REPORTER: Mr. Bryant, are we simplifying it too much by saying that it’d be better with the warmer weather and the sun coming out more and more, that people would be outside than staying inside their home, confined to the four walls of their house?
BRYAN: It would be irresponsible for us to say that we feel that the summer is just going to totally kill the virus and that if it’s a free-for-all and that people ignore those guidelines. That is not the case.
We have an opportunity, though, to get ahead with what we know now and factor that into the decision making for what opens and what doesn’t.
TRUMP: But so are you saying, on surfaces, the heat, the hot summer, and whatever other conditions — humidity and lack of humidity — that that would have an impact so that on surfaces, where it can be picked up, it will die fairly quickly in the summer, whereas in the winter, it wouldn’t die so quickly?
BRYAN: Yes, Mr. President. When it’s exposed to UV rays — take playground equipment, for example: The UV rays hitting a piece of playground equipment will kill the virus when it hits that — when it hits on the playground equipment. But underneath, where the sun does not get, if someone touched that and had it on their hands, it could still be there, right? Because it has to be in direct light of the UV rays.
TRUMP: If it’s on somebody’s hands, right?
TRUMP: And they haven’t touched their face and all of the things that we’ve all been —
BRYAN: If it’s exposed to the sun, it’ll —
TRUMP: I know, but if they’re outside — right — and their hands are exposed to the sun, will that kill it as though it were on a piece of metal or something else?
BRYAN: Not — I don’t want to say it will at the same rate, because it’s a non-porous surface. But what we do know — what we do know is that we looked at the worst-case scenario, and the virus lives longer on non-porous surfaces. So porous surfaces, it doesn’t look quite as long. So, in theory, what you said is correct.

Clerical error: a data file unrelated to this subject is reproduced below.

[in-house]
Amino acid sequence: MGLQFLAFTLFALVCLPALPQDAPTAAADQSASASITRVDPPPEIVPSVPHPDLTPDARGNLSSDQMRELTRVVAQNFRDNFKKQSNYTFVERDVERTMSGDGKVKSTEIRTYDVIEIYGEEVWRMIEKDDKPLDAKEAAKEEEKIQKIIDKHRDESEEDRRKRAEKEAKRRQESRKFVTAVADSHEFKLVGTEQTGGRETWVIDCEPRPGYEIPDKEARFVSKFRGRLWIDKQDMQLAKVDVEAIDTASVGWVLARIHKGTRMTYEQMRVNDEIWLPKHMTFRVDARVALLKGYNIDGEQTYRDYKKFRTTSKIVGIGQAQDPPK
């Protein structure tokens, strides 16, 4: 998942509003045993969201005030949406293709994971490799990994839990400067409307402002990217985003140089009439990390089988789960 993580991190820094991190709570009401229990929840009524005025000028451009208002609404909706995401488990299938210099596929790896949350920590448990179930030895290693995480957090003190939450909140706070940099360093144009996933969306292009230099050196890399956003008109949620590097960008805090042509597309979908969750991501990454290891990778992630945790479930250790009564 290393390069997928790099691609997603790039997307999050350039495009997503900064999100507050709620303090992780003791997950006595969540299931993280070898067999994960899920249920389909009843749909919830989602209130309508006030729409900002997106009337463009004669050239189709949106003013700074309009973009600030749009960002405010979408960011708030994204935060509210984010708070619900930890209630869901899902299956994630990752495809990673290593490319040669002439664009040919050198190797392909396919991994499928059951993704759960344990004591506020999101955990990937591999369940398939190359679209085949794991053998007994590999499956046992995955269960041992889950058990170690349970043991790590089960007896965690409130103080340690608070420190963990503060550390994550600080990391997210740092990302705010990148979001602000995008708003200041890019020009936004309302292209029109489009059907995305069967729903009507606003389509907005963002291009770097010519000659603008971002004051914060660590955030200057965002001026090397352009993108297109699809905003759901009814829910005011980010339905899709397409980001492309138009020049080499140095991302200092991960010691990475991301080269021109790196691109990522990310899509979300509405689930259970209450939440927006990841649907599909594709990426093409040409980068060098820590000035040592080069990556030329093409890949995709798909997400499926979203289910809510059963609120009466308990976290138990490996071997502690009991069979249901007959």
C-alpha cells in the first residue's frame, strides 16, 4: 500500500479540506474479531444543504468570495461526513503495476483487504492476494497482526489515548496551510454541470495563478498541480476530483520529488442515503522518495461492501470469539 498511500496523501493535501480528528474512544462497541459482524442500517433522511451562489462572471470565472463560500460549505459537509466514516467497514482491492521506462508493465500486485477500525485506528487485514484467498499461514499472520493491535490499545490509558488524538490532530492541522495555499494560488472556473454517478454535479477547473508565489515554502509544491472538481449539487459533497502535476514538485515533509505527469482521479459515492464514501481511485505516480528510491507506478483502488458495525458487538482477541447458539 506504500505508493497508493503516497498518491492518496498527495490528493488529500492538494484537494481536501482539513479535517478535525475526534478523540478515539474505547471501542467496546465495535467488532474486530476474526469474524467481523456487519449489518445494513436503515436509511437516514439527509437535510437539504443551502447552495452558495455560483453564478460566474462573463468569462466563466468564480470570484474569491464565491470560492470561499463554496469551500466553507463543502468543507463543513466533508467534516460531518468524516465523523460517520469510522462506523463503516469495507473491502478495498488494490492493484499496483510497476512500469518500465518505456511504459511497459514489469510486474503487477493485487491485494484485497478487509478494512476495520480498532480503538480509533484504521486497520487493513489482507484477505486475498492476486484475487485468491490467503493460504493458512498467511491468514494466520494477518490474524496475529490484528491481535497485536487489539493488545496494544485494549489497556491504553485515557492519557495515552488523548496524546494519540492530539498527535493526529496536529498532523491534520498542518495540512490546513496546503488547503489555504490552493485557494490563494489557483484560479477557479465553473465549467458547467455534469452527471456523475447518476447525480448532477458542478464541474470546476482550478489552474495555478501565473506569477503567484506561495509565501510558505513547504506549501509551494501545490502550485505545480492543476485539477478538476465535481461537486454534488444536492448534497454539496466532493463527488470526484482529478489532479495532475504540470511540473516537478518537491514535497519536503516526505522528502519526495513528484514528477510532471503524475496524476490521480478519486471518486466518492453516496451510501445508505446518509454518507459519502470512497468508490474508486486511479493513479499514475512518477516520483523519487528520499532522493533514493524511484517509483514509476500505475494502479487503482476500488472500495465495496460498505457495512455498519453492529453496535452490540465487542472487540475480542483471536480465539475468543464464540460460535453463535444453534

TRUMP: This is sort of semi-non-porous, right? This, right?
BRYAN: That’s true. Yes, Mr. President.
REPORTER: Mr. Bryan, how much more research — how much more time would it take to have conclusive results that could be used here? You said these were emerging results?
BRYAN: We — we first were able to receive the virus back in February, is when we started testing. And it is a science-based approach. Science is a process; the doctor can attest to that. It doesn’t necessarily line up with goals and targets and other things. It is what it is. But we are now starting to get results. And — and we’re — every week or two weeks, we’re starting to find out something new and something different.
And in talking to the task force and the Vice President, he’s already asked us to come to him every time we come up with some new discoveries that we could be — that we could share to the public.
REPORTER: Yes, Mr. President, after the presentation we just saw about the heat and the humidity, is it dangerous for you to make people think they would be safe by going outside in the heat, considering that so many people are dying in Florida, considering that this virus has had an outbreak in Singapore, places that are hot and are humid?
TRUMP: Here we go. The new — the new headline is: “Trump Asks People to go Outside. That’s Dangerous.” Here we go. Same old group. You ready? I hope people enjoy the sun. And if it has an impact, that’s great. I’m just hearing this — not really for the first time. I mean, there’s been a rumor that — you know, a very nice rumor — that you go outside in the sun, or you have heat and it does have an effect on other viruses.
But now we get it from one of the great laboratories of the world. I have to say, it covers a lot more territory than just this. This is — this is probably an easy thing, relatively speaking, for you.
I would like you to speak to the medical doctors to see if there’s any way that you can apply light and heat to cure. You know — but if you could. And maybe you can, maybe you can’t. Again, I say, maybe you can, maybe you can’t. I’m not a doctor. But I’m like a person that has a good you know what.
REPORTER: But, sir, you’re the President.
TRUMP: Deborah, have you ever heard of that? The heat and the light, relative to certain viruses, yes, but relative to this virus?
DR. [DEBORAH] BIRX: Not as a treatment. I mean, certainly fever —
DR. BIRX: — is a good thing. When you have a fever, it helps your body respond. But not as — I’ve not seen heat or (inaudible).
TRUMP: I think it’s a great thing to look at. I mean, you know. Okay?
REPORTER: But respectfully, sir, you’re the President. And people tuning into these briefings, they want to get information and guidance and want to know what to do.
TRUMP: So, are you ready? Are you ready? Are you ready? It’s just a suggestion from a brilliant lab by a very, very smart, perhaps brilliant, man. He’s talking about sun. He’s talking about heat. And you see the numbers. So that’s it; that’s all I have. I’m just here to present talent. I’m here to present ideas, because we want ideas to get rid of this thing. And if heat is good and if sunlight is good, that’s a great thing as far as I’m concerned.